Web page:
As we detailed earlier, as Chileans overwhelmingly chose leftist and independent candidates for the country's constitutional convention, the new non-free-market-friendly political regime is generating a lot of uncertainly in Chilean markets.
One of the biggest equity losers on the session is Sociedad Química y Minera de Chile SA (SQM), the world's largest producer of lithium, down more than 10% in the US cash session.
A new left-leaning constitution could include even tighter lithium mining operations in the country.
"Even, possibly, to the point that those old, grandfathered, licenses are revoked. Or the lithium operations (intimately tied in with the potassium and iodine ones, they're not separable) might be taken back under direct state control. There are those, as above, who still would relitigate that initial privatization," former Forbes writer Tim Worstall wrote in a Seeking Alpha piece in late 2020. Back then, he was writing about SQM's path in light of a new constitution in 2021.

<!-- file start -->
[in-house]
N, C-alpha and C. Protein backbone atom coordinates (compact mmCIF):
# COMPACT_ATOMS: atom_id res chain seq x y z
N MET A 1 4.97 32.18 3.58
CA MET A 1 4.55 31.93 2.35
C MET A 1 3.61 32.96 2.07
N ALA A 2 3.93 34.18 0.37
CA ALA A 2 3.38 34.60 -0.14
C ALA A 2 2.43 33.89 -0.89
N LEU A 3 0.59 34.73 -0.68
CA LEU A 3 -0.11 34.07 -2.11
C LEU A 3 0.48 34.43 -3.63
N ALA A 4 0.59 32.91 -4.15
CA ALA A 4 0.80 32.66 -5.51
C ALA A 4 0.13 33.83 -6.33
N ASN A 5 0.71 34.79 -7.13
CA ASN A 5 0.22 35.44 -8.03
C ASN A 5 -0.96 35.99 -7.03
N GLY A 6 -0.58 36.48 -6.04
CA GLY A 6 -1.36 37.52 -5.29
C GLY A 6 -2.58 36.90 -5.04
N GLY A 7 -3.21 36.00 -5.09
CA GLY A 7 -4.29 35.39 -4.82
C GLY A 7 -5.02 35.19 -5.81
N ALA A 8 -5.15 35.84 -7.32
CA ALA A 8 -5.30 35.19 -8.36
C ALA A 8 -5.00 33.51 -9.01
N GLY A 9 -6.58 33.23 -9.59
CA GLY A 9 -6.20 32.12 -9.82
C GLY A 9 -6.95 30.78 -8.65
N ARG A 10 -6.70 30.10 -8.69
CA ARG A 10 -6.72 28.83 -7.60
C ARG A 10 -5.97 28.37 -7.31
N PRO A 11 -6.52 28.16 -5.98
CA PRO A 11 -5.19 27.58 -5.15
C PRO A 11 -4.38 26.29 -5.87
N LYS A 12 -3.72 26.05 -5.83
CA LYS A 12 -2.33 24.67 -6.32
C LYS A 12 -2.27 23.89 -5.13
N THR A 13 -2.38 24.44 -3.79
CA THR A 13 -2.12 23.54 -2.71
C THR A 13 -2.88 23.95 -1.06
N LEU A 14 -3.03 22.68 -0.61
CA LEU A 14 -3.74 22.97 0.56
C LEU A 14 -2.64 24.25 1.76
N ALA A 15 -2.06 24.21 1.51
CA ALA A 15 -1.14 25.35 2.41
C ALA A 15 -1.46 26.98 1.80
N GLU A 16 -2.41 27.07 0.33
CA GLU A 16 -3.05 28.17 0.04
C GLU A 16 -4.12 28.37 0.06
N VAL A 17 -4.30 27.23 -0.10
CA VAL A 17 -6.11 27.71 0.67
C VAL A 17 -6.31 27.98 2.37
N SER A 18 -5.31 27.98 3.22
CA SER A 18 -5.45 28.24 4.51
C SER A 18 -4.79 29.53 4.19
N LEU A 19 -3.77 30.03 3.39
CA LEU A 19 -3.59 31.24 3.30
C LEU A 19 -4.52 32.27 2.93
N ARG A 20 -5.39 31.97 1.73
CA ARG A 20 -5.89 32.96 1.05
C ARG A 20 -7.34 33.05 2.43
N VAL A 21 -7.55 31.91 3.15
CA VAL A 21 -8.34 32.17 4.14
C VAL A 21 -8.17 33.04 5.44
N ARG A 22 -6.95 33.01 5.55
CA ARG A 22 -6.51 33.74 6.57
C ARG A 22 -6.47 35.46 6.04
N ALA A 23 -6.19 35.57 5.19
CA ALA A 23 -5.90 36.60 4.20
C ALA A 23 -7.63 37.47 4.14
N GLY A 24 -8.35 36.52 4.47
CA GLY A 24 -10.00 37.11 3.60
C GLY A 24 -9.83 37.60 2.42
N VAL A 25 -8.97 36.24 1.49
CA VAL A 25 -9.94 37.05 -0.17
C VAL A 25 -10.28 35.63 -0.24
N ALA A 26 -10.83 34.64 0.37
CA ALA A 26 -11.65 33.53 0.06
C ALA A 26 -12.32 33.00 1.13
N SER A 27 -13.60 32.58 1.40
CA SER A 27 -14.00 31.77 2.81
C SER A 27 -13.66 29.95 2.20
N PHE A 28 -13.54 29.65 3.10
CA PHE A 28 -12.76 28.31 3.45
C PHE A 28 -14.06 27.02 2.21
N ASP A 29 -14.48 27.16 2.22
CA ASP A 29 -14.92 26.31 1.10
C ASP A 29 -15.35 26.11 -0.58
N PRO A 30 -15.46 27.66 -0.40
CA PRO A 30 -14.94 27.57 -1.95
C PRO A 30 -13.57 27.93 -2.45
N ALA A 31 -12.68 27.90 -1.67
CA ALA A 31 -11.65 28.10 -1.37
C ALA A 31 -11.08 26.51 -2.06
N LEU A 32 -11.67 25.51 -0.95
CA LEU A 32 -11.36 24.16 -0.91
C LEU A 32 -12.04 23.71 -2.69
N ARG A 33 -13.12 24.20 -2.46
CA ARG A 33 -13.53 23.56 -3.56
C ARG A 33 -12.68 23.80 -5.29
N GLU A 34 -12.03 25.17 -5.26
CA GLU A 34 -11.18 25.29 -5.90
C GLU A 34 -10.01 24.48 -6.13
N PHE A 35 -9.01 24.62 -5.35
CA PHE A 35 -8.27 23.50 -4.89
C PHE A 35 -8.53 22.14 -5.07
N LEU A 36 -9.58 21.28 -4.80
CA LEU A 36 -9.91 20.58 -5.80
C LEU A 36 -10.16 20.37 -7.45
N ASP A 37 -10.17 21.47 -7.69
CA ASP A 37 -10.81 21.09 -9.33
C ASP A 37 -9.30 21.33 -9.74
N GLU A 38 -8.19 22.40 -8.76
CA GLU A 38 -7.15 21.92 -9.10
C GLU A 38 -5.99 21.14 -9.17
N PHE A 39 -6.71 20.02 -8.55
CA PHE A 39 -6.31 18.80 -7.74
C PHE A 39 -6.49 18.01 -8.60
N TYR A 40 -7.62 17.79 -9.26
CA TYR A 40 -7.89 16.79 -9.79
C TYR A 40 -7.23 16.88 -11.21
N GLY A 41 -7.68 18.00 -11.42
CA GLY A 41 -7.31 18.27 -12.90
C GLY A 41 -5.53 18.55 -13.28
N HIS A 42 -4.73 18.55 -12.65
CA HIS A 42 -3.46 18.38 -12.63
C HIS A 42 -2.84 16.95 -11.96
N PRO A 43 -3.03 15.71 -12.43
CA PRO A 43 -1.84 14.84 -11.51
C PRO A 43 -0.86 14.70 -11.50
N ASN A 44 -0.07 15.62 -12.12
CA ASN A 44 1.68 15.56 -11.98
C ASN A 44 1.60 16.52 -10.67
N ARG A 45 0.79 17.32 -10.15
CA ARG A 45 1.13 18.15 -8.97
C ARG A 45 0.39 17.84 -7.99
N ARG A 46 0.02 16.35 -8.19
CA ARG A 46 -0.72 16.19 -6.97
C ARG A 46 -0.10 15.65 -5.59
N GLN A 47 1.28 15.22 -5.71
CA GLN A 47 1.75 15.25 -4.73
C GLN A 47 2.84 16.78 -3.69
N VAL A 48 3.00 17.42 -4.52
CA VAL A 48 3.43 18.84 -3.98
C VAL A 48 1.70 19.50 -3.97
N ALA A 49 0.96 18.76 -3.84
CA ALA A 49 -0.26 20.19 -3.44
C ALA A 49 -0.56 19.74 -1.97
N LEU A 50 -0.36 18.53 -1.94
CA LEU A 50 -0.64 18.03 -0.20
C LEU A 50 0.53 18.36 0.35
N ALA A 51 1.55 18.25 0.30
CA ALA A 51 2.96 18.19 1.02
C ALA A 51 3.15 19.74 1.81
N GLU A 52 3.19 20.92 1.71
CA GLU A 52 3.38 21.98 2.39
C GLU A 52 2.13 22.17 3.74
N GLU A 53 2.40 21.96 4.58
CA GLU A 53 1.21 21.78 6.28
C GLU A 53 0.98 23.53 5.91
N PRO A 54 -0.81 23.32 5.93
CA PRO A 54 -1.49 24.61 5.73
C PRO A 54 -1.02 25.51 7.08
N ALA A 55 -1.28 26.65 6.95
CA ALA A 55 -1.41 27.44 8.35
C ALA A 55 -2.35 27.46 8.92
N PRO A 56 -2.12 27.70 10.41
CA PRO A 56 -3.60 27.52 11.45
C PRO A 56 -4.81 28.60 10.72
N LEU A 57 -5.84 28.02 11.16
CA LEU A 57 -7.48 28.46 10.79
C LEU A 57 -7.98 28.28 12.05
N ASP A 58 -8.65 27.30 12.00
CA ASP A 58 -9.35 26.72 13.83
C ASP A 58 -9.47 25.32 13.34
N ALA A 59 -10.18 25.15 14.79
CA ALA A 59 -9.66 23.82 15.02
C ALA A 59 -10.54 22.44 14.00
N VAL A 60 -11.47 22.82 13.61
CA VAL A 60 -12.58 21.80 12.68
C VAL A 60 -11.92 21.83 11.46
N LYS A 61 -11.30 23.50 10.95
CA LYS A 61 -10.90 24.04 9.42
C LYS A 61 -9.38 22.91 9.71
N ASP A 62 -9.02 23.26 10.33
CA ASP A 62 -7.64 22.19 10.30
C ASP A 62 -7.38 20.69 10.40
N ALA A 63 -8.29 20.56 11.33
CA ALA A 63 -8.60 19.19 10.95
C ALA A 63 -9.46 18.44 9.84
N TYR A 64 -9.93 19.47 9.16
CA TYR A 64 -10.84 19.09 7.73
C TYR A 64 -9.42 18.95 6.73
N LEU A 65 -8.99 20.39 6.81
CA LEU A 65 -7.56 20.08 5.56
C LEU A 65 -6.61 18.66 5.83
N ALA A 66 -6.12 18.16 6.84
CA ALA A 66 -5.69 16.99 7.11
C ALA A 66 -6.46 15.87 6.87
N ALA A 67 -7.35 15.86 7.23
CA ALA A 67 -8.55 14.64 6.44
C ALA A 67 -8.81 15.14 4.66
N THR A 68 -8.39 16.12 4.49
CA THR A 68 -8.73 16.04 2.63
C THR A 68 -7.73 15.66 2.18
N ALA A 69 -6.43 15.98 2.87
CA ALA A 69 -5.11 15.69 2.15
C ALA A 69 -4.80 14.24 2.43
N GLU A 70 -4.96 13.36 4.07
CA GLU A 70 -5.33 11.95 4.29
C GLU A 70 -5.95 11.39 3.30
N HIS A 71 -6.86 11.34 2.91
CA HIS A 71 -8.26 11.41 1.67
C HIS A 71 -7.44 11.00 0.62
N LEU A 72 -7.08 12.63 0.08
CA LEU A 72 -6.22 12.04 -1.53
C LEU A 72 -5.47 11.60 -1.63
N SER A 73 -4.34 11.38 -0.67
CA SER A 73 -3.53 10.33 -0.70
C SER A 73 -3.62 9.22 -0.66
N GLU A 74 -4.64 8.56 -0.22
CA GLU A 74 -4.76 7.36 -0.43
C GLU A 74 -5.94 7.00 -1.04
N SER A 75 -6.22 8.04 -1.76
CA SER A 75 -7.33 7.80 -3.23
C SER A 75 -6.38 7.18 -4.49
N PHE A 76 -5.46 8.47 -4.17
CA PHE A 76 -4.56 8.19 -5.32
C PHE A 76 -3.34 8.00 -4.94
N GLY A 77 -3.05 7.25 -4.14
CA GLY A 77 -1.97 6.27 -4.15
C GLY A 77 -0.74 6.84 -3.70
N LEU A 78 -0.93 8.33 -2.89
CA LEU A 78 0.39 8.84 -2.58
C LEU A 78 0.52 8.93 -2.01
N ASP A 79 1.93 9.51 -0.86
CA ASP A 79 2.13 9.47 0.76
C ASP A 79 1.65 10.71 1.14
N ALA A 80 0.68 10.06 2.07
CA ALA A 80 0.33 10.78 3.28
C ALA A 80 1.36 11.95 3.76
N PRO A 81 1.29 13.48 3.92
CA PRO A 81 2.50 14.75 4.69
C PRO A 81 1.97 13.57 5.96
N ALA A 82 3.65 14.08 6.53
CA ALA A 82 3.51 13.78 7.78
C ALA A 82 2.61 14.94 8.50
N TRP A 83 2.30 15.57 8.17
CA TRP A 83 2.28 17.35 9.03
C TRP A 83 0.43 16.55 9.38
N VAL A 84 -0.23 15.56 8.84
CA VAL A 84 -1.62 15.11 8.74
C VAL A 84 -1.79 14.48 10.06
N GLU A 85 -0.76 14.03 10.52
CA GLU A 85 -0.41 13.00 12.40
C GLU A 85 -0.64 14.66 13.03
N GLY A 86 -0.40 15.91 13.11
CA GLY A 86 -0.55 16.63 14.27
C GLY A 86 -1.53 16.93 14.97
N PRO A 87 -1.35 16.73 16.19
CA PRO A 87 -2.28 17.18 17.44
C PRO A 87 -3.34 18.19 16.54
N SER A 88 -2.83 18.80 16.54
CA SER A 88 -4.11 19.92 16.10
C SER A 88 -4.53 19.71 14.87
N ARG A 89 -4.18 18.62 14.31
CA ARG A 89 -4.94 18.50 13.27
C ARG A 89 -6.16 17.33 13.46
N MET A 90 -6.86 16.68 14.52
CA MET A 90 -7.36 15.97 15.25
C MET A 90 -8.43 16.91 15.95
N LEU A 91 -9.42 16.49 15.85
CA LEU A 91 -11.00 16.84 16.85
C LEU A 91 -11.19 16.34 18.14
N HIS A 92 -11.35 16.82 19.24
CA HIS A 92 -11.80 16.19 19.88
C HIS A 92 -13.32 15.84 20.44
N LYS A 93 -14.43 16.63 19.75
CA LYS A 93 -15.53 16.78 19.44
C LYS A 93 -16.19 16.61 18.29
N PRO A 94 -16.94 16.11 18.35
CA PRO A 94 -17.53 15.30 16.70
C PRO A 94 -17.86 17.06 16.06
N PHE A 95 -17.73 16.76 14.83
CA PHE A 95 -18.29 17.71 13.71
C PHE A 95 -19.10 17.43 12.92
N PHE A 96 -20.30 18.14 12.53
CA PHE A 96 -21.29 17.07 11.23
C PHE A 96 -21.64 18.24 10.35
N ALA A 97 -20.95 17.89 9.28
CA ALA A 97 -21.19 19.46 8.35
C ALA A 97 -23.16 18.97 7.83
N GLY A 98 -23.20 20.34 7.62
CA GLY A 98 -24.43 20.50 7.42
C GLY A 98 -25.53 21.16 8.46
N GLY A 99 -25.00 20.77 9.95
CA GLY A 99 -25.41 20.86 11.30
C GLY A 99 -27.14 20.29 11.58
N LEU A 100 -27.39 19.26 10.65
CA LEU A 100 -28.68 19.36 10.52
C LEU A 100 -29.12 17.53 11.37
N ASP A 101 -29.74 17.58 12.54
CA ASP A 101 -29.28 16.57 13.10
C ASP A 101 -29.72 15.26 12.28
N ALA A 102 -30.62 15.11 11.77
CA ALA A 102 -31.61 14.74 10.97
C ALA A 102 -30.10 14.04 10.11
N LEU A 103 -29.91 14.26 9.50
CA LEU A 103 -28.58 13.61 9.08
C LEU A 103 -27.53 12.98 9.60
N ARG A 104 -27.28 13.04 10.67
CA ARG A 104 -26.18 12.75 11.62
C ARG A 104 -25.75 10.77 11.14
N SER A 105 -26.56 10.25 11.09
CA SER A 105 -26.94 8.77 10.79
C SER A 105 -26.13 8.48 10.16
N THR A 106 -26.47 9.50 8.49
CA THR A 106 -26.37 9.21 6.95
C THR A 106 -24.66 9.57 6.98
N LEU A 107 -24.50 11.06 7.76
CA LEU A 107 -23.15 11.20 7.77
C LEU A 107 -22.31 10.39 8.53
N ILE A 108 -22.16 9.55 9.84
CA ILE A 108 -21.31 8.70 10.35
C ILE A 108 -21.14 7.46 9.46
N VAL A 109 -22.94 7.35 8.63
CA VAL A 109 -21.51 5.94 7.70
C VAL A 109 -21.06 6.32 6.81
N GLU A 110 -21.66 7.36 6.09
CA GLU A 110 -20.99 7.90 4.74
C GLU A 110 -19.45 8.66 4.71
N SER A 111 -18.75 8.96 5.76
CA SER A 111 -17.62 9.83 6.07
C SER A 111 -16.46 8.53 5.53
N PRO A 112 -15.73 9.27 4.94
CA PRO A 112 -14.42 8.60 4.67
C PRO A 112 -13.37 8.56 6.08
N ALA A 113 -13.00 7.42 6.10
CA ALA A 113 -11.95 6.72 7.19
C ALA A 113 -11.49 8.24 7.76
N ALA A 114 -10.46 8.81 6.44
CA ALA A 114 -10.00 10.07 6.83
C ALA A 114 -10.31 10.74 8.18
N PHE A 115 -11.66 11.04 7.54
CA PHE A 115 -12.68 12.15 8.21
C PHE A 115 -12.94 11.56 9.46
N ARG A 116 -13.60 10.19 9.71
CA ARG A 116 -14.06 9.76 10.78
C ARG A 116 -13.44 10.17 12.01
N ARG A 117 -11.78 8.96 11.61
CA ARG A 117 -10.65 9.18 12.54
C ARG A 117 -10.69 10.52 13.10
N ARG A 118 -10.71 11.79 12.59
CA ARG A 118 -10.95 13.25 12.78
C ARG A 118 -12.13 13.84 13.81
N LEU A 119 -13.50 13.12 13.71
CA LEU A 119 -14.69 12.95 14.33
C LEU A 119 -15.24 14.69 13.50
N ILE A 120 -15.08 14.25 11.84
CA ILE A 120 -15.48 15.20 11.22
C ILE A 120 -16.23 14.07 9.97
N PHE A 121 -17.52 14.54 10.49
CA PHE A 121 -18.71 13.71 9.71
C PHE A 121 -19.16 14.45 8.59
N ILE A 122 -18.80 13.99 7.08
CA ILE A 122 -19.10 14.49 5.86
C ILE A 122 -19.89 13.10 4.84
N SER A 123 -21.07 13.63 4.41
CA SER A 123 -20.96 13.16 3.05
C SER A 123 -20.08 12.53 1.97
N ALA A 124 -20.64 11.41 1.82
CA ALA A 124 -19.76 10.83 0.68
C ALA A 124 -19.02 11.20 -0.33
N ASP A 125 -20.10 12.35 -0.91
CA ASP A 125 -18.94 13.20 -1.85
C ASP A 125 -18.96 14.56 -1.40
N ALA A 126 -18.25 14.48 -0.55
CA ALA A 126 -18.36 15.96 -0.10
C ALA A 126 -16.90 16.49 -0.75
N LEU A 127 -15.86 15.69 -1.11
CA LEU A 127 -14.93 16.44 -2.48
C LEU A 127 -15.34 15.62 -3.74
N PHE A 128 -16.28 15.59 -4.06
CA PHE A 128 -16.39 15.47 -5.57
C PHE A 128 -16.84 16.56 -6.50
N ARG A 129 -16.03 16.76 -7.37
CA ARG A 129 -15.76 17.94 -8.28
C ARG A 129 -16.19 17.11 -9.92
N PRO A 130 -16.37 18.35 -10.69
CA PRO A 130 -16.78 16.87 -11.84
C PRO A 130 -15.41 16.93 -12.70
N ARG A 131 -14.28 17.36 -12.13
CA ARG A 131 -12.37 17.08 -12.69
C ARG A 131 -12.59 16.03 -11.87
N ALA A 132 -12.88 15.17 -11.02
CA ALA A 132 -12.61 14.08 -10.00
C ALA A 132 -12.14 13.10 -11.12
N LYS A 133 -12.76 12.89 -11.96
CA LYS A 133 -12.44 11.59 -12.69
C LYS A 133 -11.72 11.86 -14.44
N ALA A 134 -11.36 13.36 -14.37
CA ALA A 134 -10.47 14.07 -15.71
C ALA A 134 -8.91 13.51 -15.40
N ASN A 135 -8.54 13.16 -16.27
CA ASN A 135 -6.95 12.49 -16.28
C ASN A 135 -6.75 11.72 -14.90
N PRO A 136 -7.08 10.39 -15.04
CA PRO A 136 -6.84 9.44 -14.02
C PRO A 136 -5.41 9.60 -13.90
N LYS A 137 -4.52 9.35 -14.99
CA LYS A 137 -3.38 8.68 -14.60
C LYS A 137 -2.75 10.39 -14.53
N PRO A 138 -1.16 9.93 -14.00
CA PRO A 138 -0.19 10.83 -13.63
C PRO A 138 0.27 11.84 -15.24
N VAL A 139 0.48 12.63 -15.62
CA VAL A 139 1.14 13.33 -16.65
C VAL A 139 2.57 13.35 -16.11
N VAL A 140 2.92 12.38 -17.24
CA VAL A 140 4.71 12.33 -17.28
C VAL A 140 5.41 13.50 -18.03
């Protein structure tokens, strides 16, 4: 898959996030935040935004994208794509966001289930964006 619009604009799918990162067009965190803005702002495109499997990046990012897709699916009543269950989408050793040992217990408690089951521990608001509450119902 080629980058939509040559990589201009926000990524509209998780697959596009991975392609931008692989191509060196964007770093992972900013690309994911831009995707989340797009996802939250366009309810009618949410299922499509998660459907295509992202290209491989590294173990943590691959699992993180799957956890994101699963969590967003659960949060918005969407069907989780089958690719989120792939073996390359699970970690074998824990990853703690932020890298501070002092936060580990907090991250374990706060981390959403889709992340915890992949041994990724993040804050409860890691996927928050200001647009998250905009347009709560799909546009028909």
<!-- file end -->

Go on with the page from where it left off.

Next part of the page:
"The process here is a constitutional convention and it's really difficult to predict what the end result of one of those is going to be. After all, they are, by there mere declaration of what they're doing, insisting that they're going to change the basic rules of the country. And SQM does have that slightly anomalous position - as does more strongly lithium mining in Chile - which means we might want to worry here."
A new constitution could change SQM's position in the country and even affect their legal right to mine. No wonder the stock crashed.